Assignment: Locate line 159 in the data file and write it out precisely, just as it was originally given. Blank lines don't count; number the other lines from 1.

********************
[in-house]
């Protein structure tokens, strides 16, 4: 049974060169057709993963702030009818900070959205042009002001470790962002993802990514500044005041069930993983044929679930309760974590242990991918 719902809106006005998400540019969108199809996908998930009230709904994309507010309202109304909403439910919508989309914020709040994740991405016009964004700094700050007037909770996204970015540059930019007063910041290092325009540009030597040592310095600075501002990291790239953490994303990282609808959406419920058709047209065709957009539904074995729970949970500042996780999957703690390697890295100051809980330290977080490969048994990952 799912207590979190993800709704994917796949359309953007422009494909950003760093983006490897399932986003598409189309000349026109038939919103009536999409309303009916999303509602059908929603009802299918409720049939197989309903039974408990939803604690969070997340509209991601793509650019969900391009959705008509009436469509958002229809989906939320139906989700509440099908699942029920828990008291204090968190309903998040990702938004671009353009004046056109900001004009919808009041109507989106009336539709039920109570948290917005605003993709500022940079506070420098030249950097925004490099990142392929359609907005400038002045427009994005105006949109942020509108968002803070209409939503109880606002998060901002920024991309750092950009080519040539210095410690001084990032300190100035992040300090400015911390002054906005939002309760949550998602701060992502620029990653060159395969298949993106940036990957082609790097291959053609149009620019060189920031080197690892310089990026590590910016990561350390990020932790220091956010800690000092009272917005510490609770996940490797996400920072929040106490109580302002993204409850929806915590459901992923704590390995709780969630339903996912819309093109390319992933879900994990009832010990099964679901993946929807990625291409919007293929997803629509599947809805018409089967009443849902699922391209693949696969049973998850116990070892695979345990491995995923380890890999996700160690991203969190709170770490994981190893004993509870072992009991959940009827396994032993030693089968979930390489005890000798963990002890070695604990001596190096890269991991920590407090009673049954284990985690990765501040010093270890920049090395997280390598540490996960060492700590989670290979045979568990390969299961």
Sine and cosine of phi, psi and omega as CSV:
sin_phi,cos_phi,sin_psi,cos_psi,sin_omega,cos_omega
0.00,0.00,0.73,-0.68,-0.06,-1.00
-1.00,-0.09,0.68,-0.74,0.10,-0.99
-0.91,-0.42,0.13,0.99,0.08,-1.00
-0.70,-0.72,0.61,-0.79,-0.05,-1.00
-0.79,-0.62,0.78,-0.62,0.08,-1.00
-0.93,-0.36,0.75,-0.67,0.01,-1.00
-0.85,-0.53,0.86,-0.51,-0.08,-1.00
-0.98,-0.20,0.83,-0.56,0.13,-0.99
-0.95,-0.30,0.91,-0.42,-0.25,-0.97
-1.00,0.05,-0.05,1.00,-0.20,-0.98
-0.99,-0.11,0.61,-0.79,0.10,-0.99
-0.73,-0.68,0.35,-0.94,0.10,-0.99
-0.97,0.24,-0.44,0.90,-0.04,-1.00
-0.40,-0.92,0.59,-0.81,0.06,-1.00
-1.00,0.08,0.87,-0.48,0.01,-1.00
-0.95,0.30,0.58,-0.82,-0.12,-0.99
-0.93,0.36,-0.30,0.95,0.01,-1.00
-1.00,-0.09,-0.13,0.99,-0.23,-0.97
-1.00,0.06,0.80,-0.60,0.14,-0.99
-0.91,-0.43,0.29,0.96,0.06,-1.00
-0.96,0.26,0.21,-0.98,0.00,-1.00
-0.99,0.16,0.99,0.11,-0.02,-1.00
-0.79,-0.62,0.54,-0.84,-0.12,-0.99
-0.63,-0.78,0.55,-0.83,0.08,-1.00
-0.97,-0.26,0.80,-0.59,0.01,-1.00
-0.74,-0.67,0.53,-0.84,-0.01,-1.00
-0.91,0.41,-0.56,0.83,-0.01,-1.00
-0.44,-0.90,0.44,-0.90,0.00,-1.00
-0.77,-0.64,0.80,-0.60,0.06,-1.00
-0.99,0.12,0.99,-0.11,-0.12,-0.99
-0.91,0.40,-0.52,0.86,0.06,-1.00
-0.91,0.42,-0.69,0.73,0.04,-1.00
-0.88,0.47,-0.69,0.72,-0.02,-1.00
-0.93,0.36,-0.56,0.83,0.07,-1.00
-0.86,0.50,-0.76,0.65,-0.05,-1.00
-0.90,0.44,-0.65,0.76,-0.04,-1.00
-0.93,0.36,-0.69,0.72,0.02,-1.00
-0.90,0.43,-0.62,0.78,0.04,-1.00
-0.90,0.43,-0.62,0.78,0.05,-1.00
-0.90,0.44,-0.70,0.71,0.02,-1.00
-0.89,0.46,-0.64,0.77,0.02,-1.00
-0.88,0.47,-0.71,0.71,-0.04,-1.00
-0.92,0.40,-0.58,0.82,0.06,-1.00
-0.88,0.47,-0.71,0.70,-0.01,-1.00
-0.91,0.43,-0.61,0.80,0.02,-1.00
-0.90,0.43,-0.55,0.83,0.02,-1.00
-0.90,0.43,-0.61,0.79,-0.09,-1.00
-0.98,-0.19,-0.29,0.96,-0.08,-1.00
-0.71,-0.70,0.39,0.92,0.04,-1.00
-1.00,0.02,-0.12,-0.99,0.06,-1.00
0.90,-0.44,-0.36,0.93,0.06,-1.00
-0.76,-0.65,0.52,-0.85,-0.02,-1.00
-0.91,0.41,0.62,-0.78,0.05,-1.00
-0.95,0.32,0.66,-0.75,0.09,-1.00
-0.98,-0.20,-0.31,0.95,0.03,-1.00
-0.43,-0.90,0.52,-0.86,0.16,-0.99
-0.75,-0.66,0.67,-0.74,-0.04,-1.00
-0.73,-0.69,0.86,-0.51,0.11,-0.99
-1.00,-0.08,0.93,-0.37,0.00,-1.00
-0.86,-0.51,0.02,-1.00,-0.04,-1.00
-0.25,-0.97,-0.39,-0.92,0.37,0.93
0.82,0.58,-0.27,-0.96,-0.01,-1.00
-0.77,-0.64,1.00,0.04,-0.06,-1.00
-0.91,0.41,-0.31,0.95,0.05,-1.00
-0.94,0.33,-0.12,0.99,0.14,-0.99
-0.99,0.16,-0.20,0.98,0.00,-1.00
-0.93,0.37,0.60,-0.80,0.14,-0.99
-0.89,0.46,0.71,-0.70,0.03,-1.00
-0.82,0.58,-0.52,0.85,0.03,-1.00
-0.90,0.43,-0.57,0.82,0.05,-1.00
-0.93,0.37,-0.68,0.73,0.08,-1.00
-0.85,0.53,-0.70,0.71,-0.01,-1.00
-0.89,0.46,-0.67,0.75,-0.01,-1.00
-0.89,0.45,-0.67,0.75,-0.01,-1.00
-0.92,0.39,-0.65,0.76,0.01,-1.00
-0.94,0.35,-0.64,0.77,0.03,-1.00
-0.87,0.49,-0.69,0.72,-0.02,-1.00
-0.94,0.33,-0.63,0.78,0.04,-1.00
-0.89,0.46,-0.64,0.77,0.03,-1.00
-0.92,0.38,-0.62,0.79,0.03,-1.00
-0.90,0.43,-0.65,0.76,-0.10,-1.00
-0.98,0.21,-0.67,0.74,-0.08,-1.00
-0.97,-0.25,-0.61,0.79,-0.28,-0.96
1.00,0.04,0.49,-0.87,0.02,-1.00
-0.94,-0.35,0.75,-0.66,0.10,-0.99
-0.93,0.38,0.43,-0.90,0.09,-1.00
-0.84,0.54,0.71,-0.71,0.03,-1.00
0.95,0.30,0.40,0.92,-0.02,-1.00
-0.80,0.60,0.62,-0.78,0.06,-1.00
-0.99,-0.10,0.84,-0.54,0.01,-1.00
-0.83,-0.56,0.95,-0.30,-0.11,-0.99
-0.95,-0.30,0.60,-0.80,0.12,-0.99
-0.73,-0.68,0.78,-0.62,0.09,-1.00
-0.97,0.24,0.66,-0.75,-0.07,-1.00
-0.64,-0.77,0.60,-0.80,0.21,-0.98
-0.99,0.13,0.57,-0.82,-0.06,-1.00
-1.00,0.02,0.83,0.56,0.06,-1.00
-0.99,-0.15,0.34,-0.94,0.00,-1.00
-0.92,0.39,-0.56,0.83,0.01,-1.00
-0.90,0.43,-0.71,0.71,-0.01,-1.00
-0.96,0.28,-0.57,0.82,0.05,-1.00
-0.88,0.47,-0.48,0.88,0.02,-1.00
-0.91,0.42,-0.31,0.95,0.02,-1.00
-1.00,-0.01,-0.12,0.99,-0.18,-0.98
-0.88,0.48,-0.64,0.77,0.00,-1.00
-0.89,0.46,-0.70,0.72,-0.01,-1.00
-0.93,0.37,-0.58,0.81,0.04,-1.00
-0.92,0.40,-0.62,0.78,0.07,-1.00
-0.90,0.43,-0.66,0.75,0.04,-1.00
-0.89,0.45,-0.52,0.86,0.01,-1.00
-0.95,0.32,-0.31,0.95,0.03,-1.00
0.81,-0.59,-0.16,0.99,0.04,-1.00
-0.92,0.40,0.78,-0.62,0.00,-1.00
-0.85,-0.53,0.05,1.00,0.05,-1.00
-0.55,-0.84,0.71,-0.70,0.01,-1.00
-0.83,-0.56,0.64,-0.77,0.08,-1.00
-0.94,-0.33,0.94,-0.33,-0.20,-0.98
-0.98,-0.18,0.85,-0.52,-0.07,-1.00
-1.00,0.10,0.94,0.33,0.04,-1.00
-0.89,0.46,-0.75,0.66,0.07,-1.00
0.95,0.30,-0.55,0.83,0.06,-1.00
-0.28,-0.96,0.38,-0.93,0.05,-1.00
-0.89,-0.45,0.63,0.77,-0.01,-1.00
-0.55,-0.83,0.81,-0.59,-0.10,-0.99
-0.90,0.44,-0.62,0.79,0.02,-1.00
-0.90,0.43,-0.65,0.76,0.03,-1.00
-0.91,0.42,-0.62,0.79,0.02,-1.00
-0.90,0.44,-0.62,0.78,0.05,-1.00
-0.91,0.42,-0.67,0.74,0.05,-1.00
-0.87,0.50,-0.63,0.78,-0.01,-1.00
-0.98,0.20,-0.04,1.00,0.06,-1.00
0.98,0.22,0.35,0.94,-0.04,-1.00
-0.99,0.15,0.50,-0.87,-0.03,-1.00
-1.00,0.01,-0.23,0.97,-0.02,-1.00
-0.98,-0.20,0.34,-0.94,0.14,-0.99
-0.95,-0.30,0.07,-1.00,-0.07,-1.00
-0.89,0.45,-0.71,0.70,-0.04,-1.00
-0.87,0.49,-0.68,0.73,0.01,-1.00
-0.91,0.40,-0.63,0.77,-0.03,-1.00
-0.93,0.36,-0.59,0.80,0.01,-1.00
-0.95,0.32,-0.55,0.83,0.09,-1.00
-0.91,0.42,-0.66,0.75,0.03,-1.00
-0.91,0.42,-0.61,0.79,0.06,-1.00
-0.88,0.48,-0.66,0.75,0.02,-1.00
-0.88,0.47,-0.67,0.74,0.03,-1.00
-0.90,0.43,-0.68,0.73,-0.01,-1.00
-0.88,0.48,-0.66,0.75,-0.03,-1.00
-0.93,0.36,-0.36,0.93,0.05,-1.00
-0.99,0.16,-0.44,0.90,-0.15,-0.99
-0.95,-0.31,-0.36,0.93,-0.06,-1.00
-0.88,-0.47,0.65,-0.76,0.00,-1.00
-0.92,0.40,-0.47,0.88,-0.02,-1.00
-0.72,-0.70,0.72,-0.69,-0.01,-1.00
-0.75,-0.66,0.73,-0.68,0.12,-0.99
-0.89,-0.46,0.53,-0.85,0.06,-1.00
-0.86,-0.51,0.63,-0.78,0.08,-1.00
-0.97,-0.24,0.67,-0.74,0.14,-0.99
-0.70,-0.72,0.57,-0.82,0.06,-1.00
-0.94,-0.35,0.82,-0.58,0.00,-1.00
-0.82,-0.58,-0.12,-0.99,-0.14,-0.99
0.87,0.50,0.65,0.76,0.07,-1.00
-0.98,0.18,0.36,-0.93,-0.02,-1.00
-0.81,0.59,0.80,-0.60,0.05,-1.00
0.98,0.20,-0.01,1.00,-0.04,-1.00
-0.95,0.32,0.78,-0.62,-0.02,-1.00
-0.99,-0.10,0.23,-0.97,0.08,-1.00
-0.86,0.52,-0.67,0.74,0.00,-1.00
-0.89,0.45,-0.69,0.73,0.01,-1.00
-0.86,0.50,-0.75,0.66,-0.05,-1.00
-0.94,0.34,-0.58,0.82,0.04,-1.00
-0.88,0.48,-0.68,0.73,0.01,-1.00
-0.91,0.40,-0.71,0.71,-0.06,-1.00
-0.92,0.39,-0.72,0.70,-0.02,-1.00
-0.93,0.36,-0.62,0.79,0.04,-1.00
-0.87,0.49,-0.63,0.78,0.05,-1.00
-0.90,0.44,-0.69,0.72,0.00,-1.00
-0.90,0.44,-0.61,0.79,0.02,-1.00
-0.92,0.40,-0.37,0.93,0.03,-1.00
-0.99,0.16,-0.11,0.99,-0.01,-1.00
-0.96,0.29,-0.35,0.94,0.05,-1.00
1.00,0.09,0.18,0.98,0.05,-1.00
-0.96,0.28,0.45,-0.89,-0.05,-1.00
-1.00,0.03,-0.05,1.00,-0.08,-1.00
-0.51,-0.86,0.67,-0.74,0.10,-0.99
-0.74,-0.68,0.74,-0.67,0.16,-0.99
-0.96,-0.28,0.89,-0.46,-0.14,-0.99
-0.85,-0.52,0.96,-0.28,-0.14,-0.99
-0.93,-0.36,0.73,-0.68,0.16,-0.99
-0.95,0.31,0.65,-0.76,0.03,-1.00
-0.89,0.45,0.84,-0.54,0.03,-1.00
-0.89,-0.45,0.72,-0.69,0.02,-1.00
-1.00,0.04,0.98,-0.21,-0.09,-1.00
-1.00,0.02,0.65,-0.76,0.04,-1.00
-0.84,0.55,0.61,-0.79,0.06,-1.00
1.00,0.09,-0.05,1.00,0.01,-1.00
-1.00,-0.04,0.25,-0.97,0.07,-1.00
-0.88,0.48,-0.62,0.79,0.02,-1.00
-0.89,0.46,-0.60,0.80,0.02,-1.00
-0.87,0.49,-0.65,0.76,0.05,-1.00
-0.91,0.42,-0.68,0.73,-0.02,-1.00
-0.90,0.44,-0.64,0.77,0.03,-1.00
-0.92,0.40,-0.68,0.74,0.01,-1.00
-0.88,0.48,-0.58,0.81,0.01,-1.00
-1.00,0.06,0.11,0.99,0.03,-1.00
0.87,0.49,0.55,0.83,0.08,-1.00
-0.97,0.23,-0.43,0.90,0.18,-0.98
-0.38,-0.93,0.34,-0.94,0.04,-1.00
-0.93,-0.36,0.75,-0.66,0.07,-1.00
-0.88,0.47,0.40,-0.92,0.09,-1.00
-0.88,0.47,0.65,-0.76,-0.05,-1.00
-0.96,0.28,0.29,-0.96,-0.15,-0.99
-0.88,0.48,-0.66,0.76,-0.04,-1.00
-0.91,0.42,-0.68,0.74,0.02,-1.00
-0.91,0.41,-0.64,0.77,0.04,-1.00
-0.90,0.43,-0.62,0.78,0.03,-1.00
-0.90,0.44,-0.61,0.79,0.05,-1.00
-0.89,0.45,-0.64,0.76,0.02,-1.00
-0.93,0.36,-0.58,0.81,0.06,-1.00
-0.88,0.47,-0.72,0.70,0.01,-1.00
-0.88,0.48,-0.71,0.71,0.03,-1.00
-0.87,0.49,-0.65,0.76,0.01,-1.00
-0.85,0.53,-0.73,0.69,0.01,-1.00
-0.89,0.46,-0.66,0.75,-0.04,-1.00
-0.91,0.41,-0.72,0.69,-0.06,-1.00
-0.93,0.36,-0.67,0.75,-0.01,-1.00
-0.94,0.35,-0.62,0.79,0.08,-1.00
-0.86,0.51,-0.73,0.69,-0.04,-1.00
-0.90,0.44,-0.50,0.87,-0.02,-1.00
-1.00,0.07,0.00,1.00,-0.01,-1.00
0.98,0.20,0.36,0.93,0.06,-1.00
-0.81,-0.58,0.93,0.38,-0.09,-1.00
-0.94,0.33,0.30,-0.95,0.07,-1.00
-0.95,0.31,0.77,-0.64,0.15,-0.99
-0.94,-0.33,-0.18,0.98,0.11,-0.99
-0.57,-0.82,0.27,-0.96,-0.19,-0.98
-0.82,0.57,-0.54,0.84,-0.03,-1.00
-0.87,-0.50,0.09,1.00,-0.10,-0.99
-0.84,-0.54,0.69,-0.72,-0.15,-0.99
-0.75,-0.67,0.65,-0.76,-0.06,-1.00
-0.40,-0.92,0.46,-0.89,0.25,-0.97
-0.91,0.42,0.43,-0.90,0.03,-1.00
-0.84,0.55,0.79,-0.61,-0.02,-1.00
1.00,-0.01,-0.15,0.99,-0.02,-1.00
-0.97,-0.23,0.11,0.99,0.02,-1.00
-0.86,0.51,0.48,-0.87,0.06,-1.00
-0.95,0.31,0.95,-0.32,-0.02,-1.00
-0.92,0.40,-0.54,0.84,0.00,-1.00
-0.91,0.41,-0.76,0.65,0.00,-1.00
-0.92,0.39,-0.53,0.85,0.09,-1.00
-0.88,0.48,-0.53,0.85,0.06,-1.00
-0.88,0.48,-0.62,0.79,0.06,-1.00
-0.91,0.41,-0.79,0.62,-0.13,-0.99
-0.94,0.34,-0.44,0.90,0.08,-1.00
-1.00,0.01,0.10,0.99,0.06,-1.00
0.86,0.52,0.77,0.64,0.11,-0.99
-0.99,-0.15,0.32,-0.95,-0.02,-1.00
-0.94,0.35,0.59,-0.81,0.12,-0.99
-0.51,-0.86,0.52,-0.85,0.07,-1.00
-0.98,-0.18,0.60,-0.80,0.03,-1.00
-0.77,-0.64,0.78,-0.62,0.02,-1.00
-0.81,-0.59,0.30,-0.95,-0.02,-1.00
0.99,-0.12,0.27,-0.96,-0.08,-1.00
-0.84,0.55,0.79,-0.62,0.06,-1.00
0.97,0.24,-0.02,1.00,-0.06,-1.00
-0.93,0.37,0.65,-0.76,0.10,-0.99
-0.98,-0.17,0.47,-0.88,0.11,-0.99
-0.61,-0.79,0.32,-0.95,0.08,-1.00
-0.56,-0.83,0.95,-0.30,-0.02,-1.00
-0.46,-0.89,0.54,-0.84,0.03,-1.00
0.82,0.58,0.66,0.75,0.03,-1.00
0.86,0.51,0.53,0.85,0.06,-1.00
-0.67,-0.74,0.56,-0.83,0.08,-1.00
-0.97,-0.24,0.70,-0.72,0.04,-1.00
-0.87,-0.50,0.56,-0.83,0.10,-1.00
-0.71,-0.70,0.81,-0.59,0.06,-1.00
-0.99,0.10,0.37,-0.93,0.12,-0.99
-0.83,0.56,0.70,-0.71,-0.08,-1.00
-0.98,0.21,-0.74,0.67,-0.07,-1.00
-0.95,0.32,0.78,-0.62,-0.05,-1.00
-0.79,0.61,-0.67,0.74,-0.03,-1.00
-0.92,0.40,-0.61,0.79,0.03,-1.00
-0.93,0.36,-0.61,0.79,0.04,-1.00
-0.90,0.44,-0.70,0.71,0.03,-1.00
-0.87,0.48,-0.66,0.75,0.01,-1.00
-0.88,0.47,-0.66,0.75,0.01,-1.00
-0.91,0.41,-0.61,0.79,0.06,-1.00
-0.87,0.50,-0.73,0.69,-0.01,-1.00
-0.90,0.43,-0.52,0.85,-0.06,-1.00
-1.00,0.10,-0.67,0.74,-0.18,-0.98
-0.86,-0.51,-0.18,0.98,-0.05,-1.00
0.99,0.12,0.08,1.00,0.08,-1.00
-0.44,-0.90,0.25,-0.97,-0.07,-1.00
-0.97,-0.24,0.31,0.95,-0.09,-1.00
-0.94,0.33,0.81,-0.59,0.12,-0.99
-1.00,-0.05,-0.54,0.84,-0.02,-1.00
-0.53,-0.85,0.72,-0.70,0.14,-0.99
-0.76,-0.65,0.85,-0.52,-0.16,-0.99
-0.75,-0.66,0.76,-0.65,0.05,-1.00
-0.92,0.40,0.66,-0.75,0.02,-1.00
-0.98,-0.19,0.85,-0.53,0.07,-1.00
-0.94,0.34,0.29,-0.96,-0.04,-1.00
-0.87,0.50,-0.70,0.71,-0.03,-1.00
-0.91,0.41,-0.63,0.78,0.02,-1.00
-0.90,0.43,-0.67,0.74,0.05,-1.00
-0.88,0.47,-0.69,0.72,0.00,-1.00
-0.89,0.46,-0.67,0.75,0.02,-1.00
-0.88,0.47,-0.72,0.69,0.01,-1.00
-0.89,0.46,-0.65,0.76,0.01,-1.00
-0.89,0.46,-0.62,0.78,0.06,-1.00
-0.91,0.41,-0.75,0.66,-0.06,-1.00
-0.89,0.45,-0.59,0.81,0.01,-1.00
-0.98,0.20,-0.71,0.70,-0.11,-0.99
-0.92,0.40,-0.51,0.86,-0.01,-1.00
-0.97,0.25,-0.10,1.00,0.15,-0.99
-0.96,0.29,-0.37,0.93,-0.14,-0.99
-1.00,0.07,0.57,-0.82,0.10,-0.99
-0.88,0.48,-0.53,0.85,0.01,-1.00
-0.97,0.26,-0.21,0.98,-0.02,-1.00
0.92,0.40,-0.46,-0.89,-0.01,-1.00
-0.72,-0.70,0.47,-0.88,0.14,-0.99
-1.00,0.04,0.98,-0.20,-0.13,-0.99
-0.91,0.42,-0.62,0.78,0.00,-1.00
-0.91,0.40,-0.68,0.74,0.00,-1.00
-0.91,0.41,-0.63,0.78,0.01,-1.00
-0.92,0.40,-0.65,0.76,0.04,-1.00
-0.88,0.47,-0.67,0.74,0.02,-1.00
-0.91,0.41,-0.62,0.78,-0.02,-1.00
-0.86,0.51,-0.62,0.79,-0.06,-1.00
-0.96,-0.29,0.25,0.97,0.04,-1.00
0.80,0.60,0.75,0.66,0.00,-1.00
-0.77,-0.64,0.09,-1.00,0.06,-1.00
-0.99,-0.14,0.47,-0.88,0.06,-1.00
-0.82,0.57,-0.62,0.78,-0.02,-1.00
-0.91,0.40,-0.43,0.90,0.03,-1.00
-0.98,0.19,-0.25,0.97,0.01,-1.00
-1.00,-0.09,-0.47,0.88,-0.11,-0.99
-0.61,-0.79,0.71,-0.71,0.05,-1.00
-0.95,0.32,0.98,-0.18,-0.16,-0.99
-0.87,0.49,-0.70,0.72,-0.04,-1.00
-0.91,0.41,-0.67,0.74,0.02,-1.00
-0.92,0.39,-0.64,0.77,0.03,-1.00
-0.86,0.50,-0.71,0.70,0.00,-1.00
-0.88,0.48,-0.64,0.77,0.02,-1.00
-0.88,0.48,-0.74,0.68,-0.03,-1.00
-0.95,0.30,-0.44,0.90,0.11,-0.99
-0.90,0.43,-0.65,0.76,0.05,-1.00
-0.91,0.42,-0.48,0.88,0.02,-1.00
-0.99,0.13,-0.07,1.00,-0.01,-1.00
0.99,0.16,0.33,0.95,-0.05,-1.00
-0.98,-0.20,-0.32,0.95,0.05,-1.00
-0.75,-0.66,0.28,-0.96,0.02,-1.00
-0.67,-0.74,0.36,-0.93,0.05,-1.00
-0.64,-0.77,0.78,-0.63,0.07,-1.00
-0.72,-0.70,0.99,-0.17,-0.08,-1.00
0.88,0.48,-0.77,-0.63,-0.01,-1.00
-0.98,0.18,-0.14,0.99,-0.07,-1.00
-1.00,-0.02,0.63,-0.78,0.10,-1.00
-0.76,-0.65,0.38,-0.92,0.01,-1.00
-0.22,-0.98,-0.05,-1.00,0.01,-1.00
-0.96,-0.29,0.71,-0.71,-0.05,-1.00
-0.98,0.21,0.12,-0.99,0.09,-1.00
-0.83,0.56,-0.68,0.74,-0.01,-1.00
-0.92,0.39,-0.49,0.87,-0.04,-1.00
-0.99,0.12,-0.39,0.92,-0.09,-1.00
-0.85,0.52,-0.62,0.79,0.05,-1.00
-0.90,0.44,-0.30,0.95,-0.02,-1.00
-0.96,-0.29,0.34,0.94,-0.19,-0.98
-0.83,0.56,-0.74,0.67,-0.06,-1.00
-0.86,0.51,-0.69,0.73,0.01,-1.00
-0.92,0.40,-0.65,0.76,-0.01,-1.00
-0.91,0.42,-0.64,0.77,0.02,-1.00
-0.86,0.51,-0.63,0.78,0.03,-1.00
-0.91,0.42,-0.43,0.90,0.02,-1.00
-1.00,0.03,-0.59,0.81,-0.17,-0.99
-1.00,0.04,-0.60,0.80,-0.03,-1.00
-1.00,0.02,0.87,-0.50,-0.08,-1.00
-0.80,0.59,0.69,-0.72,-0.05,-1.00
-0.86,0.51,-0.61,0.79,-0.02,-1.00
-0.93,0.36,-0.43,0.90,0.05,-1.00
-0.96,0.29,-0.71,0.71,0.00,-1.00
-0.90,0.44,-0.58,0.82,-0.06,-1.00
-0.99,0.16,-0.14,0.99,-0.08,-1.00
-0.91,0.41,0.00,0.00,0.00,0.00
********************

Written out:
-0.89,-0.46,0.53,-0.85,0.06,-1.00